Money; this ebook will cost a bit, but if it teaches you as a Coach or Boatman to train your crews to rig boats correctly so that on the morning of regattas the human torque spanners with adrenalin filled arms don’t over-tighten nuts such that they rip out rigging bolts before you start the day, you have to consider you are onto a winner a with replacements costing £7.50 a time. That’s in addition to time delays seeking spares and boats off the water awaiting repair, plus the hassle of crews and Club Captains bending your ear over repair time-spans. Do the maths, and for a little self- preservation cut out the ear-ache! It’s a great guide to the do’s and don’ts for training others too.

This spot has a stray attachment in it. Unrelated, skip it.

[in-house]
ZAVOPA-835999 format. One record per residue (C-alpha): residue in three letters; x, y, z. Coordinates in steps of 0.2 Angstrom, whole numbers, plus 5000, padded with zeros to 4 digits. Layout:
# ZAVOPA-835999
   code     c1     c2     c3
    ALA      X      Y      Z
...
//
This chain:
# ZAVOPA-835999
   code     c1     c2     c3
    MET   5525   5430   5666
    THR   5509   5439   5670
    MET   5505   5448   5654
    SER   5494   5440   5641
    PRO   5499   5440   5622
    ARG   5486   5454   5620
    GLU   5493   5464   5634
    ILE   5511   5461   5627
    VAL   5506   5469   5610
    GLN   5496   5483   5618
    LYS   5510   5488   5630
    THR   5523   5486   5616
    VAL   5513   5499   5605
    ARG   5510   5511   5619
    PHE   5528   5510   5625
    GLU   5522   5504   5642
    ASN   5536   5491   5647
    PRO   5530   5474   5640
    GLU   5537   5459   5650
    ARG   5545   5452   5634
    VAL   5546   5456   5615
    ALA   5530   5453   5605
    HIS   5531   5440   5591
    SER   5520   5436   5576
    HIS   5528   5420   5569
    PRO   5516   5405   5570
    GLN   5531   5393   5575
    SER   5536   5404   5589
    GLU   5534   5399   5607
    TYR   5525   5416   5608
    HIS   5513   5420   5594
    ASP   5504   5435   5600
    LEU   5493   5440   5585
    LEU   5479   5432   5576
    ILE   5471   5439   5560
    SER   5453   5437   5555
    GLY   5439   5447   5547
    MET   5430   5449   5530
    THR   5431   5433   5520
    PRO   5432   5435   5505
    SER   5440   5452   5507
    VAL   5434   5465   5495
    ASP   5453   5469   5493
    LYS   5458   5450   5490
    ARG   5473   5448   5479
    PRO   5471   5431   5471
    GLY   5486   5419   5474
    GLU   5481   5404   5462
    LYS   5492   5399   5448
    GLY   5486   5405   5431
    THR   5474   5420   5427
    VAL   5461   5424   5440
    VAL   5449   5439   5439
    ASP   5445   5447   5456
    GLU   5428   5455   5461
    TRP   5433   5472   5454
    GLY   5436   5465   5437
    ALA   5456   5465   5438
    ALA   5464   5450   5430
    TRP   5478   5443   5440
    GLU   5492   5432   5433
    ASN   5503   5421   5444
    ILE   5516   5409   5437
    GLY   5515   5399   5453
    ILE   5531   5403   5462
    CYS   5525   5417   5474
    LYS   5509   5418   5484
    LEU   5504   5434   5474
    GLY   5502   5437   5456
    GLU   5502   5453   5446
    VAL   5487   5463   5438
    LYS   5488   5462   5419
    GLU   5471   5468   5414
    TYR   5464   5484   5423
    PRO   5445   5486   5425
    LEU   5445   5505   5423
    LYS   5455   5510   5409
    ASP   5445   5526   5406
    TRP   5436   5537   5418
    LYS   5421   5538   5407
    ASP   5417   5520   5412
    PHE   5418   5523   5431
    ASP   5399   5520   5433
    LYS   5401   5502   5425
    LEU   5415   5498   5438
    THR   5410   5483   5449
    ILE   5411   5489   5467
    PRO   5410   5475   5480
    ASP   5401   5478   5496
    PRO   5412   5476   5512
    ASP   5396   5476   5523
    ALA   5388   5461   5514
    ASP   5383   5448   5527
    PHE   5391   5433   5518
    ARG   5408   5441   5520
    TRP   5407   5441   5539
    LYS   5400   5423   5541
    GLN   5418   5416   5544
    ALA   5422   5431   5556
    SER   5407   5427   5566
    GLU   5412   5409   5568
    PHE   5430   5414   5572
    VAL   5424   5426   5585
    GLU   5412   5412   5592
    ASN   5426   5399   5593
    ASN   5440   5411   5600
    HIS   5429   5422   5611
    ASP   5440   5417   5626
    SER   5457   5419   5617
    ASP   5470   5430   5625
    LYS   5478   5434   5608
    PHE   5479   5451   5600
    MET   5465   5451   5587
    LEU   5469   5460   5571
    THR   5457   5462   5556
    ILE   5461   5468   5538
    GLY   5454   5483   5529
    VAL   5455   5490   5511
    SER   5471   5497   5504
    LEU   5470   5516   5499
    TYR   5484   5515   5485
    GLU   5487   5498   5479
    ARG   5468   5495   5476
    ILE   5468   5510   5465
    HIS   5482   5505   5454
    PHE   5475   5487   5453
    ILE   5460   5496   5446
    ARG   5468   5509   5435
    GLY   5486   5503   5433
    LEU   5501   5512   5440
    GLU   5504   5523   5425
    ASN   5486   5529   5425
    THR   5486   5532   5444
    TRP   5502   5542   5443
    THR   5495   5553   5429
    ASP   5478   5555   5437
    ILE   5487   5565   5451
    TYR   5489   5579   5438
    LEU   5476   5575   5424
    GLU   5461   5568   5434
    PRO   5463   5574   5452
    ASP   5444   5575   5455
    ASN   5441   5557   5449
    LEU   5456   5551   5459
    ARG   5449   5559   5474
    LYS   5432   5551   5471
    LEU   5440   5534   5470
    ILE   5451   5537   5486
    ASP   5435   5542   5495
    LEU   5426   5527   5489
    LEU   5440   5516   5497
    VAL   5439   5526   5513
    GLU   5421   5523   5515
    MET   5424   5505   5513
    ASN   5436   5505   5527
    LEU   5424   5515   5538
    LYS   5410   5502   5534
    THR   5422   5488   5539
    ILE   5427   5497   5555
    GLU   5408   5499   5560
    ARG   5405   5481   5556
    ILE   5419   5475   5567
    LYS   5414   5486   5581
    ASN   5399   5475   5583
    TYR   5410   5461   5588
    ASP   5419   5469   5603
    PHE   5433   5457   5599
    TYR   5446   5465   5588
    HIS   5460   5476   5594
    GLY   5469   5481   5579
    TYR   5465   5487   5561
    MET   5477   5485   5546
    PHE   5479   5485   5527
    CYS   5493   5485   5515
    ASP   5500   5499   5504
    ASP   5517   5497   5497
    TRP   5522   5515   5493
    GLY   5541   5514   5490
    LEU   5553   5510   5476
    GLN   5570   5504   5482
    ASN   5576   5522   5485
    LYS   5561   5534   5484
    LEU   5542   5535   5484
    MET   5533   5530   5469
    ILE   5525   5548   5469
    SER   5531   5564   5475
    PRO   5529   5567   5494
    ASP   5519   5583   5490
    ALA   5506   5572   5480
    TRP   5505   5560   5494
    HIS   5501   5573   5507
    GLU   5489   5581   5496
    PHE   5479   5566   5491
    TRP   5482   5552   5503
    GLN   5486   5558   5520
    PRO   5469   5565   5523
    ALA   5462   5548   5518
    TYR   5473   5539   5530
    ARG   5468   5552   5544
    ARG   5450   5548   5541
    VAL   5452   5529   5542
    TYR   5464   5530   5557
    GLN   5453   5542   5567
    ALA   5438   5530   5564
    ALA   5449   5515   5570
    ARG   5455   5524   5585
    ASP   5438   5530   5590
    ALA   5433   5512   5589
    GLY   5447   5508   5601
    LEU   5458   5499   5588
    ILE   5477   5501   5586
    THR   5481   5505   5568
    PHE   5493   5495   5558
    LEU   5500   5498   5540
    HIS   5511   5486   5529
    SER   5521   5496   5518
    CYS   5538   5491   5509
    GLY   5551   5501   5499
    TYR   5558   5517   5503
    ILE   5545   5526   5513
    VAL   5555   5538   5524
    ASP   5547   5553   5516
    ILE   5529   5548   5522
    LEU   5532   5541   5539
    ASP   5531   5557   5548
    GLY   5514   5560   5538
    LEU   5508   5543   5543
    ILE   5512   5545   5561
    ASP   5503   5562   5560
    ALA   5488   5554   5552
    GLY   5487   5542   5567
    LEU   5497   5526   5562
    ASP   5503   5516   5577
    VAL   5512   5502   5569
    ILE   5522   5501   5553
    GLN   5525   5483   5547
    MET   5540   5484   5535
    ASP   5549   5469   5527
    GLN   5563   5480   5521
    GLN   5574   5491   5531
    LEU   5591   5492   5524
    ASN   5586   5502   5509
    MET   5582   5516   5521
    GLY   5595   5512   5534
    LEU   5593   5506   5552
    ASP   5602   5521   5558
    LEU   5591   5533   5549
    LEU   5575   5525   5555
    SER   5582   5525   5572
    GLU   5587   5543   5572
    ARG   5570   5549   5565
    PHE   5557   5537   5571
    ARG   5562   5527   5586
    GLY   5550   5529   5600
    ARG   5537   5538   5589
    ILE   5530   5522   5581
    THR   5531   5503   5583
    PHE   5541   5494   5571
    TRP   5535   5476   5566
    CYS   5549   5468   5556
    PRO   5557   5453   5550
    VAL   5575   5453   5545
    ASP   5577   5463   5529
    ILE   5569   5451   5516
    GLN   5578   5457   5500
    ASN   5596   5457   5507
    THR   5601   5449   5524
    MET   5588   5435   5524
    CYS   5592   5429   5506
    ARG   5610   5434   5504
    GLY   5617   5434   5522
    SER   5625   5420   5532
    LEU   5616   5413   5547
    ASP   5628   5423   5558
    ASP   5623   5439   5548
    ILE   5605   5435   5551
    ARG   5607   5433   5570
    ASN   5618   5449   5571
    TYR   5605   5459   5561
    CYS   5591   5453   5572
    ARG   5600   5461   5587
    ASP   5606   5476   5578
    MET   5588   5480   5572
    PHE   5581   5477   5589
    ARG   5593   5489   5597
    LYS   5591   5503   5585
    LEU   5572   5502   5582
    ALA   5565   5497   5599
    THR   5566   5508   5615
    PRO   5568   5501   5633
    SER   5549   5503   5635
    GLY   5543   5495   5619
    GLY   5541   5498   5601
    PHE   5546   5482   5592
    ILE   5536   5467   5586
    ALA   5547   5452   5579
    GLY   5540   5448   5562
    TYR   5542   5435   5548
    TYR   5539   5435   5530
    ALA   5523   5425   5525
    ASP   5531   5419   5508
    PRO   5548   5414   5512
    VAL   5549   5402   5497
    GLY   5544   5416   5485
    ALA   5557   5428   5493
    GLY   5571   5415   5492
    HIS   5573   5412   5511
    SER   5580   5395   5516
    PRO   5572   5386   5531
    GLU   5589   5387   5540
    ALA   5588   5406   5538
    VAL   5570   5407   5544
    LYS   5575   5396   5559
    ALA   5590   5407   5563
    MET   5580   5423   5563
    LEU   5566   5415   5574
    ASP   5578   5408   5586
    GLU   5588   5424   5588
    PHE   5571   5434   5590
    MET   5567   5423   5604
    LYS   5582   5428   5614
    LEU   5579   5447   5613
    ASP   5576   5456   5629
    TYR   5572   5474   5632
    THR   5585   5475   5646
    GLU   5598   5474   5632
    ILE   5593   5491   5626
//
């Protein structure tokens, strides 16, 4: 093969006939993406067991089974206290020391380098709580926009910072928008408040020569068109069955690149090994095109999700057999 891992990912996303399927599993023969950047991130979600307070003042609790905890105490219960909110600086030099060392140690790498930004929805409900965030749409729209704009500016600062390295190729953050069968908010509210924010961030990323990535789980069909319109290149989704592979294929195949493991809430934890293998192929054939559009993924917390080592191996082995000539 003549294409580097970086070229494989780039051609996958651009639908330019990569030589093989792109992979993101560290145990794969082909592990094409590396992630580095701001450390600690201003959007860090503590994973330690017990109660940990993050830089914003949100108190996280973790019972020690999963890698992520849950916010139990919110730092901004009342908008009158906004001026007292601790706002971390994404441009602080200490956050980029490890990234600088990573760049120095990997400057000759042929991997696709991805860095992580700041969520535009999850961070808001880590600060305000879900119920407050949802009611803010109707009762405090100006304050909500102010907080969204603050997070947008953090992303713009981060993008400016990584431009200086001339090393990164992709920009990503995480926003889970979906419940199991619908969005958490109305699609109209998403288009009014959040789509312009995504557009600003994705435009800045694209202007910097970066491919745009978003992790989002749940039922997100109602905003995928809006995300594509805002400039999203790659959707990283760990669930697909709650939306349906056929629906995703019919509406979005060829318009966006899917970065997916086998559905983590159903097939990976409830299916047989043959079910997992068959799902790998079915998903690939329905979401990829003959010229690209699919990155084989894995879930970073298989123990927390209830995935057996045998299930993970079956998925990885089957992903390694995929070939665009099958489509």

I have never met Mike but I have come to the conclusion from reading the book that this is sum of many years quiet accumulation of knowledge, perhaps the occasional argument proving to a coach he was right; and some of it hard learned at the hardest edge of competition. I can only imagine those after regatta reviews post World Championships and Olympics where expected results had not materialised and everyone has had to answer to the team’s management; down to the finest detail including why rigging was set as it was for the conditions on the day. He has been there, but he not given us that experience, deliberately so in this text; but he has given us a fine knowledge foundation to go that far if that is where we see ourselves heading. It is worthwhile, if you get to the end of this book and either you haven’t learned something new or been reminded of something you should have been doing all along I would be very surprised. That said, enjoy the book all the same, treat it with the respect an educational text deserves.